Edited by Charles G. Salas and Michael S. Roth
Often referred to as the city of the future, Los Angeles is known for its sprawl, its constant change, and its special relationship to the film industry. The twelve contributors to Looking for Los Angeles focus on dramatic shifts in the urban landscape, important moments in the city's architectural history, and the role of the image in this mecca of image makers.
Dutch writer Cees Nooteboom searches for Los Angeles's center and finds a city that breaks itself down, builds itself up again, displaces and regroups itself, and where freedom of movement is a basic premise of life. Historian Philip J. Ethington documents the city's changing character in both text and images; urban studies professor Dana Cuff exposes the demise of once-thriving urban neighborhoods to make way for Modernist housing projects; and anthropologist Susan A. Phillips invites us on a personal journey into the projects to meet gang members and their families today. Artist Robbert Flick offers a sixteen-page, full-color photo-essay that takes us on a drive-by along Alameda Avenue; architectural historian Thomas S. Hines traces Frank Lloyd Wright's influence on the life and career of photographer Edmund Teske; and film historian Robert L. Carringer examines Los Angeles as a setting for Hollywood feature films.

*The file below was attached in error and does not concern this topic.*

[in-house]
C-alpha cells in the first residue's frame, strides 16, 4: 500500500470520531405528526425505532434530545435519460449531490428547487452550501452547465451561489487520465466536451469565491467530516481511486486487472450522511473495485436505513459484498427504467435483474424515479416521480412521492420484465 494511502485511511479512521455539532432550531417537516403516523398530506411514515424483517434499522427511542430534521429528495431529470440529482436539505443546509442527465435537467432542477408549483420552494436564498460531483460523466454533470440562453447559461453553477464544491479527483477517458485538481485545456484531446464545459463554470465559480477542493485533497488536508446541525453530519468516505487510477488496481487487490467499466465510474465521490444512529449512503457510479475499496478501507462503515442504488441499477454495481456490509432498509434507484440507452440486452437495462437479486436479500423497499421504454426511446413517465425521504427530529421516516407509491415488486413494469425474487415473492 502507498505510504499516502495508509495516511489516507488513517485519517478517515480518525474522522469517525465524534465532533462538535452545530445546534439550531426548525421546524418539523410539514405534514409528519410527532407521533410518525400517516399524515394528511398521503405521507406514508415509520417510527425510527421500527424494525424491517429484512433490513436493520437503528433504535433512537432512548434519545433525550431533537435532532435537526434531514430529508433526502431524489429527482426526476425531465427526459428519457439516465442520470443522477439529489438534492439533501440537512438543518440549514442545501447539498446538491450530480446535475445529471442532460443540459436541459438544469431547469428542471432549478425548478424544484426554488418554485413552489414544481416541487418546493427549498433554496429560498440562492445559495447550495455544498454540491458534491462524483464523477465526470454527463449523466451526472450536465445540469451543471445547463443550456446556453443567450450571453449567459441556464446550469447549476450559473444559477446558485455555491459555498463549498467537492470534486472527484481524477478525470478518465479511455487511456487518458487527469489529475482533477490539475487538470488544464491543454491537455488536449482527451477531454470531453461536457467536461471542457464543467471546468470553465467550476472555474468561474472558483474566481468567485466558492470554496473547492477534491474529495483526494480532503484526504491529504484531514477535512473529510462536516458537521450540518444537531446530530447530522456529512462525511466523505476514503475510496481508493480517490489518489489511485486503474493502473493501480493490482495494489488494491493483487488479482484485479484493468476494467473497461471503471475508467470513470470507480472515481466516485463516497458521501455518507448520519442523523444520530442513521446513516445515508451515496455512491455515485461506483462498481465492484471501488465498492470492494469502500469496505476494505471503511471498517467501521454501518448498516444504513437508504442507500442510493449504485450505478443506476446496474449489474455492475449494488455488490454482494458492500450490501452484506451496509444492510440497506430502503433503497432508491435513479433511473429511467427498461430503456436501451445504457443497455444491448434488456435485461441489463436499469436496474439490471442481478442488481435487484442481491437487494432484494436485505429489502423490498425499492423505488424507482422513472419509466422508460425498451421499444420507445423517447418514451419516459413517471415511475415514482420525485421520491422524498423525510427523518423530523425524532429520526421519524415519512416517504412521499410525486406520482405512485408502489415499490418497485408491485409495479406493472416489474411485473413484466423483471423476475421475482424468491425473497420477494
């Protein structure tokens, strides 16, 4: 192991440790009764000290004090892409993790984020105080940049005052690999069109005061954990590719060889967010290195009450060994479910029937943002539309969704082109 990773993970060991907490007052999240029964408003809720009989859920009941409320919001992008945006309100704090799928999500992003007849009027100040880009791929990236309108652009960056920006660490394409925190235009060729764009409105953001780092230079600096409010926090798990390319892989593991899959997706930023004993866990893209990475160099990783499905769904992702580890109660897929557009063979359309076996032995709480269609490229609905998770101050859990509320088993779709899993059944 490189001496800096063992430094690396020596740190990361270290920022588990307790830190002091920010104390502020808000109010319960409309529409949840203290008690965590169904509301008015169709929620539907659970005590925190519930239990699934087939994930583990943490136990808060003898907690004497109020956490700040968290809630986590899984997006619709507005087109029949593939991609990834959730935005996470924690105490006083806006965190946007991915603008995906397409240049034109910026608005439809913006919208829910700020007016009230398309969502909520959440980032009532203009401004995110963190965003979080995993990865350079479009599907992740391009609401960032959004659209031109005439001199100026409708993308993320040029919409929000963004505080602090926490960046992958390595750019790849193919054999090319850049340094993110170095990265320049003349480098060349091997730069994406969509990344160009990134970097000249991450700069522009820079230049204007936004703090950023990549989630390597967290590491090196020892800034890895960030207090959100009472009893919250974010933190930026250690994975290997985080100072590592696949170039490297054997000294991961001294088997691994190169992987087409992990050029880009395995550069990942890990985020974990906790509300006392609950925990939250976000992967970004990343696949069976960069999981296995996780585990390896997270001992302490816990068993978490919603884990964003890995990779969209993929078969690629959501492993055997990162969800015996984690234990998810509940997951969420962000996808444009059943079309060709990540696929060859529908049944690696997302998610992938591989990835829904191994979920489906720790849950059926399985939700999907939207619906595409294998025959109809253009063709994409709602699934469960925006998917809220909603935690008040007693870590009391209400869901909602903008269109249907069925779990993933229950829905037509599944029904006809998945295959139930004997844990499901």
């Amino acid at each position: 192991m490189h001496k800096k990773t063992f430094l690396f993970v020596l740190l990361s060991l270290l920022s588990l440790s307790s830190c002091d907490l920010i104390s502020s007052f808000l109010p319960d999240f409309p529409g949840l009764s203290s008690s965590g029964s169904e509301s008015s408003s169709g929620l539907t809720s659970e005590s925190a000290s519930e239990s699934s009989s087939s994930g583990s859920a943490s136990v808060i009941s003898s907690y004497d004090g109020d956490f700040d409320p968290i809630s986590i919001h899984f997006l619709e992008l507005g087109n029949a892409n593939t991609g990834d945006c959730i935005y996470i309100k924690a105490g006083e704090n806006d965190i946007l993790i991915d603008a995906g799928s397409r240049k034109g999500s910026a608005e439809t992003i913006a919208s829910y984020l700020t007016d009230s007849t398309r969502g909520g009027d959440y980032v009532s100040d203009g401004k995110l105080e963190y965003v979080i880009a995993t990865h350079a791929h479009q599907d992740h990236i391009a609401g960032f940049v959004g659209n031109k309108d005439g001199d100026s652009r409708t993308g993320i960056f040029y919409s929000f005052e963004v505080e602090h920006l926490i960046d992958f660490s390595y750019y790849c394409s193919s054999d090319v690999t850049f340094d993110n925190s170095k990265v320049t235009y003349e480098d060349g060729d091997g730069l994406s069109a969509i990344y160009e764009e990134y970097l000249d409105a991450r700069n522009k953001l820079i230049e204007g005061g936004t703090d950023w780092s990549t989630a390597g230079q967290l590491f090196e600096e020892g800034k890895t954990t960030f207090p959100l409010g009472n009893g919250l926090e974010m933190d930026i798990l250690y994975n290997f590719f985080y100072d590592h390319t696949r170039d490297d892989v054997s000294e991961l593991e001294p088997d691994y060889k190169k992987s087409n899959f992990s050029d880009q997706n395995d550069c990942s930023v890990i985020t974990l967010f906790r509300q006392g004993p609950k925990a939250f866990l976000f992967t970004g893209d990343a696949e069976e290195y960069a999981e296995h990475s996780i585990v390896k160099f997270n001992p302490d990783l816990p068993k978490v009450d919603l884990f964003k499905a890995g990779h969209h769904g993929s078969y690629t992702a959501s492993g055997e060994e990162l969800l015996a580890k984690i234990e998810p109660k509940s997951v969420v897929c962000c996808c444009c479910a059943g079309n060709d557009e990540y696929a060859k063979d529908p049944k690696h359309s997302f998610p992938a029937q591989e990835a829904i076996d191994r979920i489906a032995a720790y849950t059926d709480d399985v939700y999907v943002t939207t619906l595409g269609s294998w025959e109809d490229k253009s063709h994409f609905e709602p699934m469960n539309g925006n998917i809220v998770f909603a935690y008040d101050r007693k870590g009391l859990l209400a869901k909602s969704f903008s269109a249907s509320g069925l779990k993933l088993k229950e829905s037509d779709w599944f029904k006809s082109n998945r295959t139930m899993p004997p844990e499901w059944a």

Charles G. Salas is head of the Research and Education Department at the Getty Research Institute. Michael S. Roth is president of the California College of Arts and Crafts. Roth and Salas are also coeditors of Disturbing Remains: Memory, History, and Crisis in the Twentieth Century.
"Looking for Los Angeles is a thoughtful and often graceful demonstration of why we're in a second golden age of writing about Los Angeles. This book is part of the new collective structure of our understanding of the city…"
—Los Angeles Times Book Review
"The views offered are by a diversity of contributors, from an impressionistic travel writer to politically correct planners to movie historians, loosely edited by Charles Salas and Michael Roth. The result is kaleidoscopic."
—KCRW, City Observed
7 x 10 inches
24 color and 106 b/w illustrations
Imprint: Getty Research Institute
Series: Issues & Debates